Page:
Maybe it's a faith-based thing... believe this crap is funny -- and it is!
But Ronald Reagan thought the issue of hunger in the world's richest nation was nothing but a big joke. Here's what Reagan said in his famous 1964 speech "A Time for Choosing," which made him a national political figure: "We were told four years ago that 17 million people went to bed hungry each night. Well, that was probably true. They were all on a diet."But then again, any party who can come up with that silly wide stance logo for the 2008 convention in the state with Larry Craig's very favorite bathroom (not :) )....
On Wednesday, President Bush vetoed legislation that would have expanded S-chip, the State Children's Health Insurance Program, providing health insurance to an estimated 3.8 million children who would otherwise lack coverage.
In anticipation of the veto, William Kristol, the editor of The Weekly Standard, had this to say: "First of all, whenever I hear anything described as a heartless assault on our children, I tend to think it's a good idea. I'm happy that the president's willing to do something bad for the kids." Heh-heh-heh.
"I mean, people have access to health care in America," said Mr. Bush in July. "After all, you just go to an emergency room."
Before the last election, the actor Michael J. Fox, who suffers from Parkinson's and has become an advocate for stem cell research that might lead to a cure, made an ad in support of Claire McCaskill, the Democratic candidate for Senator in Missouri. It was an effective ad, in part because Mr. Fox's affliction was obvious.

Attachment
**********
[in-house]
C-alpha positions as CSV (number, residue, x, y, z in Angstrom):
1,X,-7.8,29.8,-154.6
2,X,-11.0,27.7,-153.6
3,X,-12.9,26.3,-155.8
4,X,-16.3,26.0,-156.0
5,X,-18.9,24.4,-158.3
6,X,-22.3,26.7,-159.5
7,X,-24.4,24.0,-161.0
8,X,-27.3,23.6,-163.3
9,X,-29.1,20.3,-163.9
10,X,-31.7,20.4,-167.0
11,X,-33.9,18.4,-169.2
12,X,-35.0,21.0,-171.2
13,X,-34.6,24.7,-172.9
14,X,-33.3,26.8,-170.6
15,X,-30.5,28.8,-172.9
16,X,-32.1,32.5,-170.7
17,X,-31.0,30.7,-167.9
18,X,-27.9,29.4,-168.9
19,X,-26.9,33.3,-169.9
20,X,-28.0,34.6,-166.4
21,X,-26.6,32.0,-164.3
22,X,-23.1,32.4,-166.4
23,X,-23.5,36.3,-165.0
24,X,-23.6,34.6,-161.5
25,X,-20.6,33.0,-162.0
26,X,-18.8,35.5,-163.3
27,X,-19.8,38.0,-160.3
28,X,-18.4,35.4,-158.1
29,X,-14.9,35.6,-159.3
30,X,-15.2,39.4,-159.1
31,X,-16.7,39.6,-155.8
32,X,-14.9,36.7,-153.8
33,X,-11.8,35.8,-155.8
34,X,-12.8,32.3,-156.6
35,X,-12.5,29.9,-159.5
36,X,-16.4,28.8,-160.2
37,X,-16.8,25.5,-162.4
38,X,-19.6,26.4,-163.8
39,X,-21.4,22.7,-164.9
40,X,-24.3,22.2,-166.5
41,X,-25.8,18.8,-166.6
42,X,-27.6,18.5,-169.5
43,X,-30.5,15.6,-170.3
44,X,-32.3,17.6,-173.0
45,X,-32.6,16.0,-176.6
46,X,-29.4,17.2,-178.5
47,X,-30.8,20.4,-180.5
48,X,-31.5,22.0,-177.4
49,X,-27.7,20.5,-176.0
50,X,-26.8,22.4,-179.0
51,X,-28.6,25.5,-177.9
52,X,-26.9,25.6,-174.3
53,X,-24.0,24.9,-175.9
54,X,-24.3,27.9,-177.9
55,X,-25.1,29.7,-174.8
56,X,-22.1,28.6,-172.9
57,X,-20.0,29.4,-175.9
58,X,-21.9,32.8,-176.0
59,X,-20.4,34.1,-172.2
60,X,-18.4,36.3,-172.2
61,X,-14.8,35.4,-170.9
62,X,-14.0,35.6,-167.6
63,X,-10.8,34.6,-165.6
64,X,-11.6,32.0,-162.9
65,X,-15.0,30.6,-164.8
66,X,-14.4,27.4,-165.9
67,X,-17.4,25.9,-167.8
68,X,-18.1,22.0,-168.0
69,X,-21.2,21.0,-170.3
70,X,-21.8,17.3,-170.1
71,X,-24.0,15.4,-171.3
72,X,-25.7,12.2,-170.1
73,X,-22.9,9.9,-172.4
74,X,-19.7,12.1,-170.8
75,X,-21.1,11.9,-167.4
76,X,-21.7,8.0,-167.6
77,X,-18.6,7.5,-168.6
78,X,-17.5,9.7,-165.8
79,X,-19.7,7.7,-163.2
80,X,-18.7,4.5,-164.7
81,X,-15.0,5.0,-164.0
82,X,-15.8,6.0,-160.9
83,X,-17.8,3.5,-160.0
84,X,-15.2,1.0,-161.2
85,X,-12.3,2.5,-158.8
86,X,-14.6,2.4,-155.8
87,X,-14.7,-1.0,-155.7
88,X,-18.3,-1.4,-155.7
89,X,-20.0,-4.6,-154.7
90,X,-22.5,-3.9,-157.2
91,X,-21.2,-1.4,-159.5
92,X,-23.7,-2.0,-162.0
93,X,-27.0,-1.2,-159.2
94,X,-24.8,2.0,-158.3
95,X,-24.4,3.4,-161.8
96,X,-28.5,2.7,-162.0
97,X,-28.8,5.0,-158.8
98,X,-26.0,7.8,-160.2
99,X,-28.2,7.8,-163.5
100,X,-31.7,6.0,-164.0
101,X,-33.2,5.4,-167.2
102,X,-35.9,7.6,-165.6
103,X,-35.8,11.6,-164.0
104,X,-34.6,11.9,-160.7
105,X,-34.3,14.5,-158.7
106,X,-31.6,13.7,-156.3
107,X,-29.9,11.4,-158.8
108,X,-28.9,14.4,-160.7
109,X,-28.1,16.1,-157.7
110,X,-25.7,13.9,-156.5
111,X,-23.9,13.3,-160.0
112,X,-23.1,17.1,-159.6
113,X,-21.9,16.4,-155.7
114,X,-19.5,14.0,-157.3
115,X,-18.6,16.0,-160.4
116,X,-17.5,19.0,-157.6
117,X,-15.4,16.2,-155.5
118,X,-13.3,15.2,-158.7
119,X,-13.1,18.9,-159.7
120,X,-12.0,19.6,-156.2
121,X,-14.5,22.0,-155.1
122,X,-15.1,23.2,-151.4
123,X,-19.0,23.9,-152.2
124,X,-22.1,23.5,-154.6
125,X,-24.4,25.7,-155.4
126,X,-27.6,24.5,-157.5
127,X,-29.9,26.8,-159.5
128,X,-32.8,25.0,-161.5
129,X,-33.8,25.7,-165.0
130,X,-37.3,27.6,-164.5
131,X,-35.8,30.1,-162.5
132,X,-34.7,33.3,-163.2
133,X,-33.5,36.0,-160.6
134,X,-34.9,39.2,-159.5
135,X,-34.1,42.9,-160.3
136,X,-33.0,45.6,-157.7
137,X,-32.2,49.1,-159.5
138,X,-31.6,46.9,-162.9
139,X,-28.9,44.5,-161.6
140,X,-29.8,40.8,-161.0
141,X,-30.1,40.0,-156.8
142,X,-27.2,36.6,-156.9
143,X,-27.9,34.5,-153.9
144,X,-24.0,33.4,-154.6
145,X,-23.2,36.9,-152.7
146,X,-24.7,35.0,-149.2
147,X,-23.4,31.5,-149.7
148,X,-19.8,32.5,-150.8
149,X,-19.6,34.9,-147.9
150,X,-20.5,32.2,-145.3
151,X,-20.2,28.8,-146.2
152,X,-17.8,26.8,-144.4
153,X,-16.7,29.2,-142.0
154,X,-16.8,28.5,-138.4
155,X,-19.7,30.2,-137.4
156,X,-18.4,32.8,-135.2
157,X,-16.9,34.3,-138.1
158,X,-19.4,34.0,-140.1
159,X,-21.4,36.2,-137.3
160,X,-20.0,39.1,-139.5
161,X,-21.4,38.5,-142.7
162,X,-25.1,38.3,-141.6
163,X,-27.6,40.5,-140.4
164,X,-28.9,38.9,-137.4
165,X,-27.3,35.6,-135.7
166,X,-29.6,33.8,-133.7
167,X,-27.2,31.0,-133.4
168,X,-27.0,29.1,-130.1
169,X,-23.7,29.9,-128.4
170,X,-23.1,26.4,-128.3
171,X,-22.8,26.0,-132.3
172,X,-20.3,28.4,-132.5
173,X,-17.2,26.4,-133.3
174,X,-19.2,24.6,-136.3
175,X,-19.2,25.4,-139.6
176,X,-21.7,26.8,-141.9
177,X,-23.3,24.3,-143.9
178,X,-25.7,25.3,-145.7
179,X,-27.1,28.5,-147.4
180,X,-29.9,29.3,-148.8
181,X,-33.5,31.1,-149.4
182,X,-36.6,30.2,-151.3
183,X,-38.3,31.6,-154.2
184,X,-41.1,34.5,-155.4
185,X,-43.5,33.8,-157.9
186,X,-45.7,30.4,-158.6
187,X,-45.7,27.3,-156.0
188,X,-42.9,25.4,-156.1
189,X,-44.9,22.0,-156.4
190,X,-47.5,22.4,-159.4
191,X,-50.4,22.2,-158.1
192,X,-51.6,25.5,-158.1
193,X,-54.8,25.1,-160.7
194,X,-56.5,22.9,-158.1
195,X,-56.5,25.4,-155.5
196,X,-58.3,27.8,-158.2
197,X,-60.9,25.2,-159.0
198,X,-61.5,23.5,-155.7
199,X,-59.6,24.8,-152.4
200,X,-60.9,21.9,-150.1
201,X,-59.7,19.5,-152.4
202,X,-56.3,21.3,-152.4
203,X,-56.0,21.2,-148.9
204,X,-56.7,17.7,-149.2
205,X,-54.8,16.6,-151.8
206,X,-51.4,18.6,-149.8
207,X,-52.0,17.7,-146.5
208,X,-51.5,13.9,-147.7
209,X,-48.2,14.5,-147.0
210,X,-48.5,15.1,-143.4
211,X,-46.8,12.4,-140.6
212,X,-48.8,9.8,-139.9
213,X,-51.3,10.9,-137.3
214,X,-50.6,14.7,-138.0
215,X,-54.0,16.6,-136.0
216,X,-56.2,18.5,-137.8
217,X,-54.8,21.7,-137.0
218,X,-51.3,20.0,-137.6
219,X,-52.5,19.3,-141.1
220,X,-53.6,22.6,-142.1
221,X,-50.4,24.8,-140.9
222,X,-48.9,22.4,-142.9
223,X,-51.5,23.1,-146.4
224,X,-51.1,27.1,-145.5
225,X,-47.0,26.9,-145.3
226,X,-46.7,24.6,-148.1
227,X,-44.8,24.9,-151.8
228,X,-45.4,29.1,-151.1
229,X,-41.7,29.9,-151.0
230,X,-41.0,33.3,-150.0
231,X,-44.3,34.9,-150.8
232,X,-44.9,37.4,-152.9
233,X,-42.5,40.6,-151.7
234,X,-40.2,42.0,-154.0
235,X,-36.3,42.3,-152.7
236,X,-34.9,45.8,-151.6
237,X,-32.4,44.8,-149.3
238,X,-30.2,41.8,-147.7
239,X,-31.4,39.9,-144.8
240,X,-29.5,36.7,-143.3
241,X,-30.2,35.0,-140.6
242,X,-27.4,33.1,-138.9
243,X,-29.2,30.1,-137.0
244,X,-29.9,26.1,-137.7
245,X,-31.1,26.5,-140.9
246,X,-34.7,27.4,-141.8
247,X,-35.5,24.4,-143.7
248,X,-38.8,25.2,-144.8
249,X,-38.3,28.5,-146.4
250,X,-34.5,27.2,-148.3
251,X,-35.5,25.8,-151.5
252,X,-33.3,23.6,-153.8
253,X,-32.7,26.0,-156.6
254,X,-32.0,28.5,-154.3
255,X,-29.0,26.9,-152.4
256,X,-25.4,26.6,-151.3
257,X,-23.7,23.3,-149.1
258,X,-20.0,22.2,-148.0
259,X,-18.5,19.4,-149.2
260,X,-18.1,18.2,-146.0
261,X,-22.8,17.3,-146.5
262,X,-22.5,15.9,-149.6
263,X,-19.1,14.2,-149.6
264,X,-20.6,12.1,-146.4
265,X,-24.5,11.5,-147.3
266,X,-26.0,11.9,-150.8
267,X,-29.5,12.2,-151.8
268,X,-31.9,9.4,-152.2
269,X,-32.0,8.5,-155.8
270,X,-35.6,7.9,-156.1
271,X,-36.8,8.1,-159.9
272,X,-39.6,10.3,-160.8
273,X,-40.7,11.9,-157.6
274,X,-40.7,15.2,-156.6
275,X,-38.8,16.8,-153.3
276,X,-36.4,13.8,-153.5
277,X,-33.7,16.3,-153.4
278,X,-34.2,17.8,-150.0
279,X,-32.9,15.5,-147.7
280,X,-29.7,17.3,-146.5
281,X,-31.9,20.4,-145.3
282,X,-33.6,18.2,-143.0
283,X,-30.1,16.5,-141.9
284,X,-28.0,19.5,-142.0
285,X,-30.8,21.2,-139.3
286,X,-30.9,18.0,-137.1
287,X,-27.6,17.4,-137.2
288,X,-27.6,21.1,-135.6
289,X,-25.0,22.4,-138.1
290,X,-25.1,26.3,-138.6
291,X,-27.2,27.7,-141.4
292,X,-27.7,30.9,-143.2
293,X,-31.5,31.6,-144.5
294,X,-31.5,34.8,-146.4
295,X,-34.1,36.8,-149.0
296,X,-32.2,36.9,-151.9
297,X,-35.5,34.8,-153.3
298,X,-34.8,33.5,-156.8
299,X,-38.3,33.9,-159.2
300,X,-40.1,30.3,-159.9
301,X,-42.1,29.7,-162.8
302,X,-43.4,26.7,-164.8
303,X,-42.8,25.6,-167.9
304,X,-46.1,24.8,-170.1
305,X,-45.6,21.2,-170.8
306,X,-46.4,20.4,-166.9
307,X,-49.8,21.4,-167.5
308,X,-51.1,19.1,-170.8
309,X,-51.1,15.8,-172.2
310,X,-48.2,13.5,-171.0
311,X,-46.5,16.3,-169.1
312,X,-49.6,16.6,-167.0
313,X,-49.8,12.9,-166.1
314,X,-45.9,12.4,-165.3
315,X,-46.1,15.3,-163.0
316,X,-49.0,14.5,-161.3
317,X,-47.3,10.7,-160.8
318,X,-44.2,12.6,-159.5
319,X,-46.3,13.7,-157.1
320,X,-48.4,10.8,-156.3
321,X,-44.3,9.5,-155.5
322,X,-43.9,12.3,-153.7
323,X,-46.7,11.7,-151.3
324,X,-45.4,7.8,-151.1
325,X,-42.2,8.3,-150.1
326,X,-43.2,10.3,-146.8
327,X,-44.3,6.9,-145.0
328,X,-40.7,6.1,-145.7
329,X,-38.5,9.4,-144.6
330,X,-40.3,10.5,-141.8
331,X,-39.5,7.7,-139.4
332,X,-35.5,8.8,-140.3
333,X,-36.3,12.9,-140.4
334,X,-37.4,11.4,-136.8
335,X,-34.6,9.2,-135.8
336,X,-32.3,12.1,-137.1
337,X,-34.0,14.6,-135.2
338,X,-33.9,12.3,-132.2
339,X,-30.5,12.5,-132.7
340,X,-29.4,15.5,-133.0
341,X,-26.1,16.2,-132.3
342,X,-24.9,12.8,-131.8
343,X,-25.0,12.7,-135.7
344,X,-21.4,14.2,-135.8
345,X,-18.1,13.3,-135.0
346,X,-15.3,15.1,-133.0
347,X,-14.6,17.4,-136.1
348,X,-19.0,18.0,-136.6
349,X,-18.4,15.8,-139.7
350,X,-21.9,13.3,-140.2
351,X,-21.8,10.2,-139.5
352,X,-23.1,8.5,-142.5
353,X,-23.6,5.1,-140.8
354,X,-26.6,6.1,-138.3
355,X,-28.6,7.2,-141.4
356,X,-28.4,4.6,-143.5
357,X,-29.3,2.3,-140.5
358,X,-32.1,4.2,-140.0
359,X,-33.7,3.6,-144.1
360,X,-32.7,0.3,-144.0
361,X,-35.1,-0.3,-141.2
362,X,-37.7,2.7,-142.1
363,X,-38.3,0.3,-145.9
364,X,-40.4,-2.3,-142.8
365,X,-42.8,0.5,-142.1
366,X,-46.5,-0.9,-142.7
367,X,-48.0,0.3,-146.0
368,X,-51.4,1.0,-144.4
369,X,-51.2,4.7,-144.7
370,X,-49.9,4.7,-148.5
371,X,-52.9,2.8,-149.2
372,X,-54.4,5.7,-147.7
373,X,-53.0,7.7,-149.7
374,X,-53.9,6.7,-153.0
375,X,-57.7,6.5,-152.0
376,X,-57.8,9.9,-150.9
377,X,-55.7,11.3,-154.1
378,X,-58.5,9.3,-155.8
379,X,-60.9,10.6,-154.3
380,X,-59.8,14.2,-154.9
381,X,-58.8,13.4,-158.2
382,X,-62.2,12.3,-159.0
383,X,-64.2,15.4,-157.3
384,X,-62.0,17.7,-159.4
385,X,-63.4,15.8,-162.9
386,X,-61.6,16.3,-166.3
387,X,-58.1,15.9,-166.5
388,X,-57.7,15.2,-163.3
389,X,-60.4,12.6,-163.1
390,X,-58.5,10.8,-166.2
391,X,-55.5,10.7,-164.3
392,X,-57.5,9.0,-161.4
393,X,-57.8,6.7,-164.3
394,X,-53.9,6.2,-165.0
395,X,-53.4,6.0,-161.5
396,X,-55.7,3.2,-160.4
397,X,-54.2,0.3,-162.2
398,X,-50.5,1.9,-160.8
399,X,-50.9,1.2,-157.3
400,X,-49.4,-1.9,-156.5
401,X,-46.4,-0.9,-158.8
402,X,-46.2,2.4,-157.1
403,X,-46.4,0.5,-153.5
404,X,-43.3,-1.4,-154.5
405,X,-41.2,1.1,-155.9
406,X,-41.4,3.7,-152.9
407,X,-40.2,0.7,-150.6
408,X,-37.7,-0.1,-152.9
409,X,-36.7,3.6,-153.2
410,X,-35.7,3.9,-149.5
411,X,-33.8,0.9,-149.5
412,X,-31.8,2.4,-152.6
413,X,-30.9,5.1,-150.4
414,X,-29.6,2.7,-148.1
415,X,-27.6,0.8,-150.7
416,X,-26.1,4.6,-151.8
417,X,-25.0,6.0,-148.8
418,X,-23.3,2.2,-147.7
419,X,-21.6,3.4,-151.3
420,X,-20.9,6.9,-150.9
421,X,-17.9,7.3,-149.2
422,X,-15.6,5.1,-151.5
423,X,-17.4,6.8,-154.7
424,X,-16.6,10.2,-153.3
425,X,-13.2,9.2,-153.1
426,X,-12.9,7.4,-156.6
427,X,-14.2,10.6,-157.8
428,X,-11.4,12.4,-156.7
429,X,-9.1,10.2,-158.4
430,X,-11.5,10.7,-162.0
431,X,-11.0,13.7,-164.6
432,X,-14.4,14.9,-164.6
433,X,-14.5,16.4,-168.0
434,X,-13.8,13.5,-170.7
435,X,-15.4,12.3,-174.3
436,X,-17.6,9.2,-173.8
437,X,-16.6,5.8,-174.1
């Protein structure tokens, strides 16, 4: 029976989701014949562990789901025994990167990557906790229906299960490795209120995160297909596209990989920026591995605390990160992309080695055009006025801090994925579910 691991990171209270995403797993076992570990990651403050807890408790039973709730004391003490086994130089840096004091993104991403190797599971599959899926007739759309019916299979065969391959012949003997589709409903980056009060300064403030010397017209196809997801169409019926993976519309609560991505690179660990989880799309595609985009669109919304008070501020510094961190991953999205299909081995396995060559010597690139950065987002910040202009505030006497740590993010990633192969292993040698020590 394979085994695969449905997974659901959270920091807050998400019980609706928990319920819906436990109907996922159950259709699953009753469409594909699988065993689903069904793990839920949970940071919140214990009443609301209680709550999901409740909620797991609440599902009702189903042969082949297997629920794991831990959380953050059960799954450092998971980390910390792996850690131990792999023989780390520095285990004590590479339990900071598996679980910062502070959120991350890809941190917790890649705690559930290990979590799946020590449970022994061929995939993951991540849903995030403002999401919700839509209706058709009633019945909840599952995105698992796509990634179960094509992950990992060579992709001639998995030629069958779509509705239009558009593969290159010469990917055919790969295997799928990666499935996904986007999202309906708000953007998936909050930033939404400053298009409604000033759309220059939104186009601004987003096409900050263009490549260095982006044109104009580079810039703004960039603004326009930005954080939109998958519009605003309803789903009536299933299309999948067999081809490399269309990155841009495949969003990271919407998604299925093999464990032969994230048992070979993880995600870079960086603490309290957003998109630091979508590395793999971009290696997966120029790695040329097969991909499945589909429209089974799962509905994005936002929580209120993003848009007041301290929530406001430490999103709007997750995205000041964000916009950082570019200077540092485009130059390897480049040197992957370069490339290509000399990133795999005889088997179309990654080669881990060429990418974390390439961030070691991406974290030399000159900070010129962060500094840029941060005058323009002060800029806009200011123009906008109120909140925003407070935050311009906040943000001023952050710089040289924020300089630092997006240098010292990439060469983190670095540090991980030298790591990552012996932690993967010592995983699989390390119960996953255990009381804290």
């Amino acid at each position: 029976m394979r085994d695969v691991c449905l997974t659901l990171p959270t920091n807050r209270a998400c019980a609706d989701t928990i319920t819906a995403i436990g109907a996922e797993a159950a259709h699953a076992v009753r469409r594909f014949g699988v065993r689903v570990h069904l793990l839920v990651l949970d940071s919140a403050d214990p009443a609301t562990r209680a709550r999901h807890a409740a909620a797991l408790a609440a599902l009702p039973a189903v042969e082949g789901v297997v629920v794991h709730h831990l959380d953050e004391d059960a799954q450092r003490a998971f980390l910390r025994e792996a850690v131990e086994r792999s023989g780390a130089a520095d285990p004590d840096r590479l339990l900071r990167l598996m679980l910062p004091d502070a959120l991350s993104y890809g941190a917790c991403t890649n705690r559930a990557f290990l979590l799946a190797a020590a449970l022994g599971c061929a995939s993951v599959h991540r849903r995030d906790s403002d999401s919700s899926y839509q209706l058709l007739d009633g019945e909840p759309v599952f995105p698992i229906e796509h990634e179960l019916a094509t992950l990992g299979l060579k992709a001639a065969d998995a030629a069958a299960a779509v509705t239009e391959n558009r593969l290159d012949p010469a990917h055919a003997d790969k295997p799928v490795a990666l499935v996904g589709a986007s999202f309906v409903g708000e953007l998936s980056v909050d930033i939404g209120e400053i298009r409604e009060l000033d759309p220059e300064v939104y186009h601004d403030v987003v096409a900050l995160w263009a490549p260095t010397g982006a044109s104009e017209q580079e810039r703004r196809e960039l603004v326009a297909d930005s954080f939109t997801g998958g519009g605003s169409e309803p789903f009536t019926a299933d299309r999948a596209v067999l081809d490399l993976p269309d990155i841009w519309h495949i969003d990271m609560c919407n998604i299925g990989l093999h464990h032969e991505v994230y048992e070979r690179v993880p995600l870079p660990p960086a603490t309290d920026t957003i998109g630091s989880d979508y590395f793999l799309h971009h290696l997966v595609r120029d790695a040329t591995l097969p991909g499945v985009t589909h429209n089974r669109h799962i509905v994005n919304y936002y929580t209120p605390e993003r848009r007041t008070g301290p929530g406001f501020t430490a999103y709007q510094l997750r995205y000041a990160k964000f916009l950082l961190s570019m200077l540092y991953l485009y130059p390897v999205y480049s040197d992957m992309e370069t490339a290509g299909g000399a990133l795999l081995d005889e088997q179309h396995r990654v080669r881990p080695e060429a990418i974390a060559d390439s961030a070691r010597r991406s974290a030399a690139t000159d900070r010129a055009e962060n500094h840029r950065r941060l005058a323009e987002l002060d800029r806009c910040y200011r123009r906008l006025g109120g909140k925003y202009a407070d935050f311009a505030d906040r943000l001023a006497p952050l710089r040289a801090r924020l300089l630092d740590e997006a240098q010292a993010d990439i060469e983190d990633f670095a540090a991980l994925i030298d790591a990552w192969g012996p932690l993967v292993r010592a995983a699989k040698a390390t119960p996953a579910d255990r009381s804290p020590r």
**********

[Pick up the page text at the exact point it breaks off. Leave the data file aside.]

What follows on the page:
And Rush Limbaugh - displaying the same style he exhibited in his recent claim that members of the military who oppose the Iraq war are "phony soldiers" and his later comparison of a wounded vet who criticized him for that remark to a suicide bomber - immediately accused Mr. Fox of faking it. "In this commercial, he is exaggerating the effects of the disease. He is moving all around and shaking. And it's purely an act." Heh-heh-heh.
By contrast, Mr. Bush is articulate and even grammatical when he talks about punishing people; that's when he's speaking from the heart. The only animation Mr. Bush showed during the flooding of New Orleans was when he declared "zero tolerance of people breaking the law," even those breaking into abandoned stores in search of the food and water they weren't getting from his administration.